The Bureau of Labor Statistics (or BLS) released the “Job Openings and Labor Turnover Survey” (or JOLTS) data for March on May 8. The BLS collects the data through a monthly survey of nearly 16,000 employers in the government, private (XLI), and non-farm sectors. The survey measures new employees hired, employees who have quit, employees who have been asked to leave, and other job separations.
The Bureau of Economic Analysis defines PCE (personal consumption expenditure) as the value of goods and services purchased by, or on behalf of, US residents. The Fed prefers this inflation (CPI) measure to assess price levels, as it reflects actual price increases for consumers.
The ADP March employment report was published on May 2. The report offered deeper insight into employment trends across different sectors in the US employment market. ADP and Moody’s Analytics prepared the monthly report.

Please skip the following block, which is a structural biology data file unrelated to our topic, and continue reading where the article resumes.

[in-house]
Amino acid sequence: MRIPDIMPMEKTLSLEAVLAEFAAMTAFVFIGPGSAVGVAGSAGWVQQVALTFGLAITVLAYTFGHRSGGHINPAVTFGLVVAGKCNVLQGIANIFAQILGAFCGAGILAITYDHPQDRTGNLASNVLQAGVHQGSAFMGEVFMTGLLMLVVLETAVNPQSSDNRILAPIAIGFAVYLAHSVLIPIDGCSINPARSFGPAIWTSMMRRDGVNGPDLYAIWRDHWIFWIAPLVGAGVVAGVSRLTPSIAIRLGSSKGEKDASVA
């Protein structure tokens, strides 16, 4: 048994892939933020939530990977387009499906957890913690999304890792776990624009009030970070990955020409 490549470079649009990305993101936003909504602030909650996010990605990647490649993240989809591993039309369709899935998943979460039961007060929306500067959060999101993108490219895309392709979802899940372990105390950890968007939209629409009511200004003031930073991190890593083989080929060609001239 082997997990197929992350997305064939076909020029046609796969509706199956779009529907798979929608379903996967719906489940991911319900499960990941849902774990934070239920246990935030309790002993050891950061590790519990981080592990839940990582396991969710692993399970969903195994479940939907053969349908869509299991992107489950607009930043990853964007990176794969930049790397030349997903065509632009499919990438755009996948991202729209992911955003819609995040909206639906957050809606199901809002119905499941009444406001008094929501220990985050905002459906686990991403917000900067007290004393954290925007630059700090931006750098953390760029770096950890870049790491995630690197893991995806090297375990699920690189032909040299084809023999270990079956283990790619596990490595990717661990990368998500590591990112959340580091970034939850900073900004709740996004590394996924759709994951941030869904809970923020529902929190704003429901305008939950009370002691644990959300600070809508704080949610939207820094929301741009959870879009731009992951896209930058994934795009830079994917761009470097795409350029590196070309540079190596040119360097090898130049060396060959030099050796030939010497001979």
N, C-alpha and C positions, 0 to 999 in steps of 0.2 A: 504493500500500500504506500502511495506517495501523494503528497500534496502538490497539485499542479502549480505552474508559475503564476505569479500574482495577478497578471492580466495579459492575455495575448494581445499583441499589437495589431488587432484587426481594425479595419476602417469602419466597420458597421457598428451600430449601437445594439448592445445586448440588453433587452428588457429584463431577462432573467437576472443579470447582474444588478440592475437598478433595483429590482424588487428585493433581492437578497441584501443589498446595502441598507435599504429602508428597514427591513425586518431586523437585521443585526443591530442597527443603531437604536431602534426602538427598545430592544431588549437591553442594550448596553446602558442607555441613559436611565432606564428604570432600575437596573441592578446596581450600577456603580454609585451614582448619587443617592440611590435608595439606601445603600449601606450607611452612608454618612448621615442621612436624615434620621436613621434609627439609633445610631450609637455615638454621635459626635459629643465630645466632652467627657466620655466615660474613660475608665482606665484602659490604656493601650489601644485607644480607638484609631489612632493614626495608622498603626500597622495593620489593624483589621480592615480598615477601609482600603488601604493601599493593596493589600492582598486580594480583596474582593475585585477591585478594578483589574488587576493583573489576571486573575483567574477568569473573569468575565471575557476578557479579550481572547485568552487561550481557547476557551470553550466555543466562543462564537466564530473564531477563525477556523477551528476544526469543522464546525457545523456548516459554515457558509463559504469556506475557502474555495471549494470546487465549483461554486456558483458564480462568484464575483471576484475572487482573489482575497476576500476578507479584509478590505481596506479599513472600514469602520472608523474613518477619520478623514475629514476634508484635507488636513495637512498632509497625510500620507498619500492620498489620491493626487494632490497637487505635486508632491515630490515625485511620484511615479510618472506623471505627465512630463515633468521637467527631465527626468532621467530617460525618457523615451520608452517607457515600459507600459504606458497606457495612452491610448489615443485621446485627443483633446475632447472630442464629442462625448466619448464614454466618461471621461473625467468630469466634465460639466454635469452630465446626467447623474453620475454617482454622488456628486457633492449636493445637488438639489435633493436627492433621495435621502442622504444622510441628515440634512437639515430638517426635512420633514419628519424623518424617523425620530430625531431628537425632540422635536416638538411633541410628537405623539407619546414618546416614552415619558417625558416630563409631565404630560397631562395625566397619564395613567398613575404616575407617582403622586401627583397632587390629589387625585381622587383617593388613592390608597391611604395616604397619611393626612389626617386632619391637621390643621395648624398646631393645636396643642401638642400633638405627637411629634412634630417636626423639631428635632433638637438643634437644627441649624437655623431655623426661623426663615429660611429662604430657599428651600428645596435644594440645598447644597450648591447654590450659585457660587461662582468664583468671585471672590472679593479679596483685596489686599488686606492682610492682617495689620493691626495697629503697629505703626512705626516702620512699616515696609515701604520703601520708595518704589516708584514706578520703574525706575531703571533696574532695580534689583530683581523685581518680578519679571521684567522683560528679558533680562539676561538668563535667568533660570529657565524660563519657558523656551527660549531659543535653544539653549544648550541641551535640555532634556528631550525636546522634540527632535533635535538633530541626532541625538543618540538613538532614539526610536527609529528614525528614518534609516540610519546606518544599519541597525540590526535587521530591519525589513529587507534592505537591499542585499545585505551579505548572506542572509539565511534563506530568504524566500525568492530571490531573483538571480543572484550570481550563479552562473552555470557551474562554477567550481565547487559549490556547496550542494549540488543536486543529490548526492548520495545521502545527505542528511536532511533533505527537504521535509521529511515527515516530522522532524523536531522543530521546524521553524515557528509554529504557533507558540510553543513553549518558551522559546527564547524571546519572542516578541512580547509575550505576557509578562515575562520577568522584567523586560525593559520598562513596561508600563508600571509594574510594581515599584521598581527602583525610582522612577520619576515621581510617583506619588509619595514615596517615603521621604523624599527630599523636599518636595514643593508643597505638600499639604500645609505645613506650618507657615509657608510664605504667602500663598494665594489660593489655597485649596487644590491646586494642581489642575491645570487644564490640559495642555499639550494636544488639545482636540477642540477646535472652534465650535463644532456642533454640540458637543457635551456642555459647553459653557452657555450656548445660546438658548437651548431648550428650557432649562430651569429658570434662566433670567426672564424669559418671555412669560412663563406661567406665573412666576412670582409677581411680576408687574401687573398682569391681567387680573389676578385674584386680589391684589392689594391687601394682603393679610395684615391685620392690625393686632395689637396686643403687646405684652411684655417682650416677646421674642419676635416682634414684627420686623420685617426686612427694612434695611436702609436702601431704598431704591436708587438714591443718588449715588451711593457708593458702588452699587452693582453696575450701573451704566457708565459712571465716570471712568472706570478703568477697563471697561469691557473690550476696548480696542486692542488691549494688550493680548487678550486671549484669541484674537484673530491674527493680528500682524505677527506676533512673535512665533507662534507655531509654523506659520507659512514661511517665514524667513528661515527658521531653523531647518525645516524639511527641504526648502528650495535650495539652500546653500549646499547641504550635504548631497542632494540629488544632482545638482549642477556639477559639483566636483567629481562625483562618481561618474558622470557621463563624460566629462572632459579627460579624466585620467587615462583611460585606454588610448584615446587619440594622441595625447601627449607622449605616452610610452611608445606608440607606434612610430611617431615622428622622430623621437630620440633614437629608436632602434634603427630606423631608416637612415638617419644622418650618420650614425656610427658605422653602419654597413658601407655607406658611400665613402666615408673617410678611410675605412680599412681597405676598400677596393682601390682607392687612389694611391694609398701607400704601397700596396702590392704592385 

The Bureau of Economic Analysis (or BEA) released its first estimate for 1Q18 real GDP on Friday. This reading was above the consensus estimate for a growth rate of 2% but below the 4Q17 real GDP growth rate of 2.9%. This positive surprise may have somewhat cemented the chances for three more rate hikes in 2018, and the Fed has no reason to back off from additional rate hikes this year.
The primary reason cited by the FOMC (Federal Open Market Committee) for holding off on interest rate hikes since 2016 was lagging inflation growth. Whenever the Fed signaled rate hikes, the yield curve flattened since investors were not convinced that inflation (TIP) growth would pick up the pace, which would limit the Fed’s ability to raise rates. The Fed has set a target of 2% inflation (VTIP) growth, at which point the economy is expected to be running at a normal pace.
It’s difficult to pinpoint a single reason for changes to the yield curve’s slope. First, any changes to the Fed’s interest rate immediately impact the yield curve at the short end, and the projections for long-term rates dictate the changes at the long end of the curve. For instance, the recent rate hike at the Fed’s March meeting had varying impacts on the US Treasury yield curve.